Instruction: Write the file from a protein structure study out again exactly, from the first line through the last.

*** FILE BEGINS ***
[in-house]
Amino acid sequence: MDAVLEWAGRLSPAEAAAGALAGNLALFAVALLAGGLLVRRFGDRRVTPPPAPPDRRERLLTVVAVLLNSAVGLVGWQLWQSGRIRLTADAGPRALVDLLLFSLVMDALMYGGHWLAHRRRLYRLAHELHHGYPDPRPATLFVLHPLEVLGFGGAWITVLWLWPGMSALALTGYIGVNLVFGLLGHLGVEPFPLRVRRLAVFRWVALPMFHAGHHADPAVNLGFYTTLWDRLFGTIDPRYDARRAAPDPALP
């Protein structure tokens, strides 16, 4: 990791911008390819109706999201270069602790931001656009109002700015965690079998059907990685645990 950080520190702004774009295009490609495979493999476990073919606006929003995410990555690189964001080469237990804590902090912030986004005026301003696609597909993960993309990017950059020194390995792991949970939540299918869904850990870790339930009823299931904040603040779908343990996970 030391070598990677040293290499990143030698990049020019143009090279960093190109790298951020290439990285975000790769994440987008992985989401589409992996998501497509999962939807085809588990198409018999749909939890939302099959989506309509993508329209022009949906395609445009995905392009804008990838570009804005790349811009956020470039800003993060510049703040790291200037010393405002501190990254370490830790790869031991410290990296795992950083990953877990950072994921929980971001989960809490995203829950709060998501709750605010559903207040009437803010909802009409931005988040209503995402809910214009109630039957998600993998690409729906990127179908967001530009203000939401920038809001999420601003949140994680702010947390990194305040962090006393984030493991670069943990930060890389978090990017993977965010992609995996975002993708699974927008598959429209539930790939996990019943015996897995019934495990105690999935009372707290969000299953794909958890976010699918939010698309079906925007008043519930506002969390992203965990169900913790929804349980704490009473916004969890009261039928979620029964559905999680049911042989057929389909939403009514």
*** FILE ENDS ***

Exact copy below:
[in-house]
Amino acid sequence: MDAVLEWAGRLSPAEAAAGALAGNLALFAVALLAGGLLVRRFGDRRVTPPPAPPDRRERLLTVVAVLLNSAVGLVGWQLWQSGRIRLTADAGPRALVDLLLFSLVMDALMYGGHWLAHRRRLYRLAHELHHGYPDPRPATLFVLHPLEVLGFGGAWITVLWLWPGMSALALTGYIGVNLVFGLLGHLGVEPFPLRVRRLAVFRWVALPMFHAGHHADPAVNLGFYTTLWDRLFGTIDPRYDARRAAPDPALP
């Protein structure tokens, strides 16, 4: 990791911008390819109706999201270069602790931001656009109002700015965690079998059907990685645990 950080520190702004774009295009490609495979493999476990073919606006929003995410990555690189964001080469237990804590902090912030986004005026301003696609597909993960993309990017950059020194390995792991949970939540299918869904850990870790339930009823299931904040603040779908343990996970 030391070598990677040293290499990143030698990049020019143009090279960093190109790298951020290439990285975000790769994440987008992985989401589409992996998501497509999962939807085809588990198409018999749909939890939302099959989506309509993508329209022009949906395609445009995905392009804008990838570009804005790349811009956020470039800003993060510049703040790291200037010393405002501190990254370490830790790869031991410290990296795992950083990953877990950072994921929980971001989960809490995203829950709060998501709750605010559903207040009437803010909802009409931005988040209503995402809910214009109630039957998600993998690409729906990127179908967001530009203000939401920038809001999420601003949140994680702010947390990194305040962090006393984030493991670069943990930060890389978090990017993977965010992609995996975002993708699974927008598959429209539930790939996990019943015996897995019934495990105690999935009372707290969000299953794909958890976010699918939010698309079906925007008043519930506002969390992203965990169900913790929804349980704490009473916004969890009261039928979620029964559905999680049911042989057929389909939403009514």